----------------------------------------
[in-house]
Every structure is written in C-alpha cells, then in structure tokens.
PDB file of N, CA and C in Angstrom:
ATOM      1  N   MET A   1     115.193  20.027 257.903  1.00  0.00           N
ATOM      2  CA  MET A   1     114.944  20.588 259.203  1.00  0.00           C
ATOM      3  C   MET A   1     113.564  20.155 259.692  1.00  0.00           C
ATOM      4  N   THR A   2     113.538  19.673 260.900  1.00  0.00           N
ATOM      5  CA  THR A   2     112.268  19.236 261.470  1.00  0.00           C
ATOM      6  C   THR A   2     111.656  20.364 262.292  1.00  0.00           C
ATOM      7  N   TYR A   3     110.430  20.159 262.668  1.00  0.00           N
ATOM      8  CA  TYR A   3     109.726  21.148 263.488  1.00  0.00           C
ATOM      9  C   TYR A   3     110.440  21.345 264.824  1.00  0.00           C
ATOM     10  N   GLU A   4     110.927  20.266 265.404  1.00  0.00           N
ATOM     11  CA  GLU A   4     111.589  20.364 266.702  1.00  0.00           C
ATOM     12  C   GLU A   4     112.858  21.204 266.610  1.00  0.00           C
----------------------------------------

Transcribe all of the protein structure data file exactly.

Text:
[in-house]
Every structure is written in C-alpha cells, then in structure tokens.
PDB file of N, CA and C in Angstrom:
ATOM      1  N   MET A   1     115.193  20.027 257.903  1.00  0.00           N
ATOM      2  CA  MET A   1     114.944  20.588 259.203  1.00  0.00           C
ATOM      3  C   MET A   1     113.564  20.155 259.692  1.00  0.00           C
ATOM      4  N   THR A   2     113.538  19.673 260.900  1.00  0.00           N
ATOM      5  CA  THR A   2     112.268  19.236 261.470  1.00  0.00           C
ATOM      6  C   THR A   2     111.656  20.364 262.292  1.00  0.00           C
ATOM      7  N   TYR A   3     110.430  20.159 262.668  1.00  0.00           N
ATOM      8  CA  TYR A   3     109.726  21.148 263.488  1.00  0.00           C
ATOM      9  C   TYR A   3     110.440  21.345 264.824  1.00  0.00           C
ATOM     10  N   GLU A   4     110.927  20.266 265.404  1.00  0.00           N
ATOM     11  CA  GLU A   4     111.589  20.364 266.702  1.00  0.00           C
ATOM     12  C   GLU A   4     112.858  21.204 266.610  1.00  0.00           C